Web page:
Talking Reading Listening Essay Research Paper Writing — страница 2

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It is okay, and even desirable, however, to separate the model and the analysis of the equilibrium. 9. Do not introduce new facts in your concluding section. Instead, (a) summarize your findings, or (b) suggest future research. 1 Eric Rasmusen, Indiana University School of Business, Rm. 456, 1309 E 10th Street, Bloomington, Indiana, 47405-1701. Office: (812) 855-9219. Fax: 812-855-3354. Email: Erasmuse@Indiana.edu. Web: http://ezinfo.ucs.indiana.edu/erasmuse. Revised July 2, 1996. Writing 3 10. Even a working paper should have a list of references, and these should be at the very end, after the appendices and diagrams, so the reader can flip to them easily. Law reviews do not publish lists of references, but you should have one anyway for the working paper version, including

separately a list of cases and statutes cited, with, if you want to be especially helpful, a phrase of explanation. Example: United States v. O?Brien, 391 U.S. 367 (1968) (upholding the conviction of a draft card burner). 11. Be content if your paper has one contribution to make. That is one more than most published articles. If you include too many points, the reader may not be able to locate the best one. Beware of listing too many results as propositions. Three propo-sitions to an article is plenty; a paper with ten propositions clearly has nothing to say. But don?t follow the example of the author who had eight propositions and eight theorems so he could avoid double-digit numbering! 12. Please don?t shoot the reader; he?s doing his best. The reader, like the customer, is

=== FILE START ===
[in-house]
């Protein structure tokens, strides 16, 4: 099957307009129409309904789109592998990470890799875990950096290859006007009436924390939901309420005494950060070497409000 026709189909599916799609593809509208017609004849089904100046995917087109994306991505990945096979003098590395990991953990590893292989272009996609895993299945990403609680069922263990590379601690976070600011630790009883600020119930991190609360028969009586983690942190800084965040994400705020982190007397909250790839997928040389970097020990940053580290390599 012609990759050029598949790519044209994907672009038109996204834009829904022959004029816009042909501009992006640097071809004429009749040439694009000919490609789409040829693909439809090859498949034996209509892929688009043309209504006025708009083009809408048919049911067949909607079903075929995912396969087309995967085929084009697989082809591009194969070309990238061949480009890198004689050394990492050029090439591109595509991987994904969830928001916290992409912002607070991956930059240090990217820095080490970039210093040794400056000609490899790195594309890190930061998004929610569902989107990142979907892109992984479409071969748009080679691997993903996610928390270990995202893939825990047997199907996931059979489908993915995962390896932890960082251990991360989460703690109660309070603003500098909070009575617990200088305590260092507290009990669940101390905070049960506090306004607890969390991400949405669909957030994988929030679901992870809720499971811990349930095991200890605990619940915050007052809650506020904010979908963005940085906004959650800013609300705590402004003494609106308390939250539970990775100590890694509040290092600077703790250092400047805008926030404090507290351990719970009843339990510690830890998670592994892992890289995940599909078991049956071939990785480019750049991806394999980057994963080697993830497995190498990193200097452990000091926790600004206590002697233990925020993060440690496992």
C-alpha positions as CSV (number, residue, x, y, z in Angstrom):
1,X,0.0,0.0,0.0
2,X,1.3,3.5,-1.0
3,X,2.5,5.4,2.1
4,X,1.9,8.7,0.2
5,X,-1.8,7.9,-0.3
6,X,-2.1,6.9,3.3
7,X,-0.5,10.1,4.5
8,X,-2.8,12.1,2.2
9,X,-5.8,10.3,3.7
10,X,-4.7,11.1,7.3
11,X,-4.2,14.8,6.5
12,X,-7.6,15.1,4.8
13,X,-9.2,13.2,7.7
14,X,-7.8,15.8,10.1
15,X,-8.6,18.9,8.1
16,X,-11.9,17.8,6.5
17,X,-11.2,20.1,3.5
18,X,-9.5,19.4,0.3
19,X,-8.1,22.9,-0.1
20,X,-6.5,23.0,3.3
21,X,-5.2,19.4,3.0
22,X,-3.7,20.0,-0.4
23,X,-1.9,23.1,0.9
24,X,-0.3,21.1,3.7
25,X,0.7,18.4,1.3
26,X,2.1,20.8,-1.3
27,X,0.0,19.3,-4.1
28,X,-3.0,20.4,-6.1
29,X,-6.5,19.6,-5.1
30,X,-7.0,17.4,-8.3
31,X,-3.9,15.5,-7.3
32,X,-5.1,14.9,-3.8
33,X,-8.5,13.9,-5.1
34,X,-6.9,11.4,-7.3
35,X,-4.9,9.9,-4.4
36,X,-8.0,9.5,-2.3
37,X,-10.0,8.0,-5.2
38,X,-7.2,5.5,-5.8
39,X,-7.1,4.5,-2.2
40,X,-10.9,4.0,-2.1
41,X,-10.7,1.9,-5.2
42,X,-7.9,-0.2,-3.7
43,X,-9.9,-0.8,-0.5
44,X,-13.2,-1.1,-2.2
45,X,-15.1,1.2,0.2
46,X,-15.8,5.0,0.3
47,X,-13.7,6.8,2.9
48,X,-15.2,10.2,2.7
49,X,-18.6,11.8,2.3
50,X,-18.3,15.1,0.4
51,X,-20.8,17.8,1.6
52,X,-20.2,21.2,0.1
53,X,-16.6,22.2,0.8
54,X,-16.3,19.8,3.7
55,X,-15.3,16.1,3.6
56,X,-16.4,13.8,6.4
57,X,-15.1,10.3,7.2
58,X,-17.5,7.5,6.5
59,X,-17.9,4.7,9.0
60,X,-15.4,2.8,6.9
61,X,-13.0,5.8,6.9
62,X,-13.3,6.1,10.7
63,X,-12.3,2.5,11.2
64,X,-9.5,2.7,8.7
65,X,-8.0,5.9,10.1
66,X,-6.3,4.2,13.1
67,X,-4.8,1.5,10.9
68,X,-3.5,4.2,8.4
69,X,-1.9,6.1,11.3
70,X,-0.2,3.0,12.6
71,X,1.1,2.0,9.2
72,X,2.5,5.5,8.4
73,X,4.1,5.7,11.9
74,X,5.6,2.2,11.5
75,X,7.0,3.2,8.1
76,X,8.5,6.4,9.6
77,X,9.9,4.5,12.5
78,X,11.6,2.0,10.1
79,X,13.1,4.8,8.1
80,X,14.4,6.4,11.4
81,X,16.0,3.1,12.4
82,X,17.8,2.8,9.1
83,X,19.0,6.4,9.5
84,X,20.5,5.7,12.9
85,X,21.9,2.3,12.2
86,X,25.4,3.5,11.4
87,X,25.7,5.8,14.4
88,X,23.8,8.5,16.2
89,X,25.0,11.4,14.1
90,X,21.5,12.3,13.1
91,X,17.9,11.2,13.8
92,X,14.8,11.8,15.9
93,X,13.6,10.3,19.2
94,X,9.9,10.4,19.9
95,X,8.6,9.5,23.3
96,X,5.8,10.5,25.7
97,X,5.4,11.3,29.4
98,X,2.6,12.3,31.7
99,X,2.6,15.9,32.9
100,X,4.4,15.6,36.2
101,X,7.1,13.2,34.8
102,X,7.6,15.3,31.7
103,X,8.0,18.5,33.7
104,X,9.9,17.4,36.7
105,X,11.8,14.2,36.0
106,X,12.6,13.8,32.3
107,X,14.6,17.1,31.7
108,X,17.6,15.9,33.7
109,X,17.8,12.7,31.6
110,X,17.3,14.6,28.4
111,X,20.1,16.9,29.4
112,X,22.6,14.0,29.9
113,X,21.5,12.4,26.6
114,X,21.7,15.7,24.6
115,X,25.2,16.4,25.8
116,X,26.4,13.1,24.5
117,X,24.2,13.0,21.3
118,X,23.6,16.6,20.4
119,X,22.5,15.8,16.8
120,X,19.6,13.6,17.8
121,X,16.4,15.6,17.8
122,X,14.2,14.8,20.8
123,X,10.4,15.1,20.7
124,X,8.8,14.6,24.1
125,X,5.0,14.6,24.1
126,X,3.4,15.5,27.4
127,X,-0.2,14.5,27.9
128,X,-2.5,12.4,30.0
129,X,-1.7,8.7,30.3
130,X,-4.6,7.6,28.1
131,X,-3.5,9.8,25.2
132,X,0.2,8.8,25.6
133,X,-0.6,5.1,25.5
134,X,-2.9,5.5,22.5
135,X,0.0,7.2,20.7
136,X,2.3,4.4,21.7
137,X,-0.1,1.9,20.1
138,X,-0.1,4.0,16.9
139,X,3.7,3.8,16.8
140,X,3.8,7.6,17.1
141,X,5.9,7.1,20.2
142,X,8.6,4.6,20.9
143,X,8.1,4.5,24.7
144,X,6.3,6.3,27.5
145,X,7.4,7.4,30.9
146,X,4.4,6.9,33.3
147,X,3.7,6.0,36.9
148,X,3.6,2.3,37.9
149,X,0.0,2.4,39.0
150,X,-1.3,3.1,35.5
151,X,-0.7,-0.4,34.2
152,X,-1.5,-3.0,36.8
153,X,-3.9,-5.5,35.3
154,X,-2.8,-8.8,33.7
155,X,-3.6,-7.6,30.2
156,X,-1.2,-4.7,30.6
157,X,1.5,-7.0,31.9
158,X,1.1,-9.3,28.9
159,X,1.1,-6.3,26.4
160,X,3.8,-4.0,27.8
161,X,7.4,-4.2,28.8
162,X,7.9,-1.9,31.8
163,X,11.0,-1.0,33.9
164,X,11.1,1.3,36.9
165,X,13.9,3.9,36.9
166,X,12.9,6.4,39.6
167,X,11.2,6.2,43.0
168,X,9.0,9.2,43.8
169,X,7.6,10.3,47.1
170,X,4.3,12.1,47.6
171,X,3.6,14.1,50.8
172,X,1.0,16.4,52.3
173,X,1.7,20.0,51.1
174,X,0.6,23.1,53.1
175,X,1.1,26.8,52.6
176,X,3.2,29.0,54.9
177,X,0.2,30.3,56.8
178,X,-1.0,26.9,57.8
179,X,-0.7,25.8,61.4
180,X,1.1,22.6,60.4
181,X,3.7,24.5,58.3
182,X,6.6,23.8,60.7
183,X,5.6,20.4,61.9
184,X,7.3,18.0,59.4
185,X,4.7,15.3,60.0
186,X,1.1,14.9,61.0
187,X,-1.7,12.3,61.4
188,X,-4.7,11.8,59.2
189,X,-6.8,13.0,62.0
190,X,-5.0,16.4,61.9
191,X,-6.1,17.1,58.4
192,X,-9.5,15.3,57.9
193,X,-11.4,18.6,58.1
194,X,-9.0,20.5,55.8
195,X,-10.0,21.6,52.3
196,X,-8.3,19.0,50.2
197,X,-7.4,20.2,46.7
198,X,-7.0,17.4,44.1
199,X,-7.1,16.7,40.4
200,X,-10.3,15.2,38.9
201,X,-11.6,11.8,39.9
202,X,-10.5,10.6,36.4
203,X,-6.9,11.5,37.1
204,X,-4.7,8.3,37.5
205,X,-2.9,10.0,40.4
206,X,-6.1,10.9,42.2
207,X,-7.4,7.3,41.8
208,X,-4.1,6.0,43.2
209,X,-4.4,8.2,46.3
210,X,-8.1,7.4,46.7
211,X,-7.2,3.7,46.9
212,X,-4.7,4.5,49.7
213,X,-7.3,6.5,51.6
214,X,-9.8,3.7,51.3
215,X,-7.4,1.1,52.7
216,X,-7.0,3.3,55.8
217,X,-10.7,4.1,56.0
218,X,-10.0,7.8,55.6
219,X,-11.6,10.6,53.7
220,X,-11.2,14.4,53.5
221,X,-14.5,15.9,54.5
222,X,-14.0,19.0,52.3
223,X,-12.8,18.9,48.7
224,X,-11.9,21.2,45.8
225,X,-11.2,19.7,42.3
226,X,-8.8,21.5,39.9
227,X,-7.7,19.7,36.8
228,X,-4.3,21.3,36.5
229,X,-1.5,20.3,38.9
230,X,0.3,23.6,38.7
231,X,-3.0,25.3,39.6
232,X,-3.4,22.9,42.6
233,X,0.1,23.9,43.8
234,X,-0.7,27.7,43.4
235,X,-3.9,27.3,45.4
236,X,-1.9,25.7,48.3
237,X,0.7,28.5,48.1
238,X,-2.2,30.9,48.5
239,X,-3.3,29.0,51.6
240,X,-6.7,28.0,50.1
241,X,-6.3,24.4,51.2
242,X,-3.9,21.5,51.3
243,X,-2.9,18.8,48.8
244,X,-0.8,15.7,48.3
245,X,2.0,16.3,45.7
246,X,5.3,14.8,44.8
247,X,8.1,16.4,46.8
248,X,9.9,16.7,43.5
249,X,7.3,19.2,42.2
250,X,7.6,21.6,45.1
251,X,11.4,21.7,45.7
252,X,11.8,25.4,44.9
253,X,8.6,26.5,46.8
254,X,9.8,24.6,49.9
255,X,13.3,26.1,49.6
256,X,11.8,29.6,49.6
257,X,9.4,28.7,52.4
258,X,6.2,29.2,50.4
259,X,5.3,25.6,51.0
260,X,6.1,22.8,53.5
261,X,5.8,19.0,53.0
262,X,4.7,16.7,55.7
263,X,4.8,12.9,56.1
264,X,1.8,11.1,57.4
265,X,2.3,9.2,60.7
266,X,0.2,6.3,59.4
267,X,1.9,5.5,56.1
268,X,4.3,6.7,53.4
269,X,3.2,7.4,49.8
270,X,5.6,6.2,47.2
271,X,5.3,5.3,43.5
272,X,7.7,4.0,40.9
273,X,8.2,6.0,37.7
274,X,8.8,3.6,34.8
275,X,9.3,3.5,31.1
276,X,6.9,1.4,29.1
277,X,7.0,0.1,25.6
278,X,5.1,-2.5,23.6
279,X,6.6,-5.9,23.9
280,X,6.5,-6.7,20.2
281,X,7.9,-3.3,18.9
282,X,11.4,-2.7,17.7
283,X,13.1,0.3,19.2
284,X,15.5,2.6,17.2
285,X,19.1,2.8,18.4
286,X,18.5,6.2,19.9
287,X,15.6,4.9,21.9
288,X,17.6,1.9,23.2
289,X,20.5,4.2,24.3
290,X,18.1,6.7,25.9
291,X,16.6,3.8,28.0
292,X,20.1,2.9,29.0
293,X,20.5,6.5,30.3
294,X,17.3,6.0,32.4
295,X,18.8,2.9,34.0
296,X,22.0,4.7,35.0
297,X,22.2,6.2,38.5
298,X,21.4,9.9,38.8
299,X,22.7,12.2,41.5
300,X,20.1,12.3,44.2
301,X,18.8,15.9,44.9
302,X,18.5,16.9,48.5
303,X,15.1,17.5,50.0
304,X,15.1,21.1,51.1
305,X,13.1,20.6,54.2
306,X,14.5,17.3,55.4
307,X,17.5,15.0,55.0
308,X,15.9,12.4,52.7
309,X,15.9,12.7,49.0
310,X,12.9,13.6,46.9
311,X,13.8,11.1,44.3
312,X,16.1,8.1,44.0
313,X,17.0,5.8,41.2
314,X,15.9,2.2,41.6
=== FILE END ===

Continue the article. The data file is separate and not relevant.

always right. That is not to be taken literally, but it is true in the sense that if the reader has trouble, the writer should pay attention to why, and not immediately blame the reader. Copyeditors are a different matter. Especially at law reviews and scholarly journals, they are often pedantic young college grads who rely on rules and ignore clarity. (In my experience, book copyeditors are much better.) 13. In dealing with journals, remember that the editor, and even the referee, is usually much smarter than you are. They often get things wrong, but that is because they are in a hurry or feel obligated to give objective reasons for rejecting a paper when the real reason is that it is trivial or boring. If a referee has given some thought to the paper, he is probably correct

when he suggests changes. Suggesting changes is a sign that he has indeed given some thought to it; referees who have just skimmed the paper usually do not suggest any changes. 14. Reading your paper out loud is the best way to catch awkward phrasing and typos. Have someone else proofread the final version for you. 15. It is very useful to set aside a paper for a week or a month before going back to revise it. 16. Serious papers require many drafts (five to twenty-five). Coursework does not, but you should be aware of the difference from professional academic standards. 17. Look at published papers to get a guide for the accepted formats for academic papers. 18. Scholarly references to ideas can be in parenthetic form, like (Rasmusen [1988]), instead of in footnotes. 2 Footnotes

are suitable for tangential comments, citation of specific facts (e.g., the ratio of inventories to final sales is 2.6), or explanations 2 Like this: Rasmusen, Eric (1988) ?Stock Banks and Mutual Banks.? Journal of Law and Economics. October 1988, 31: 395-422.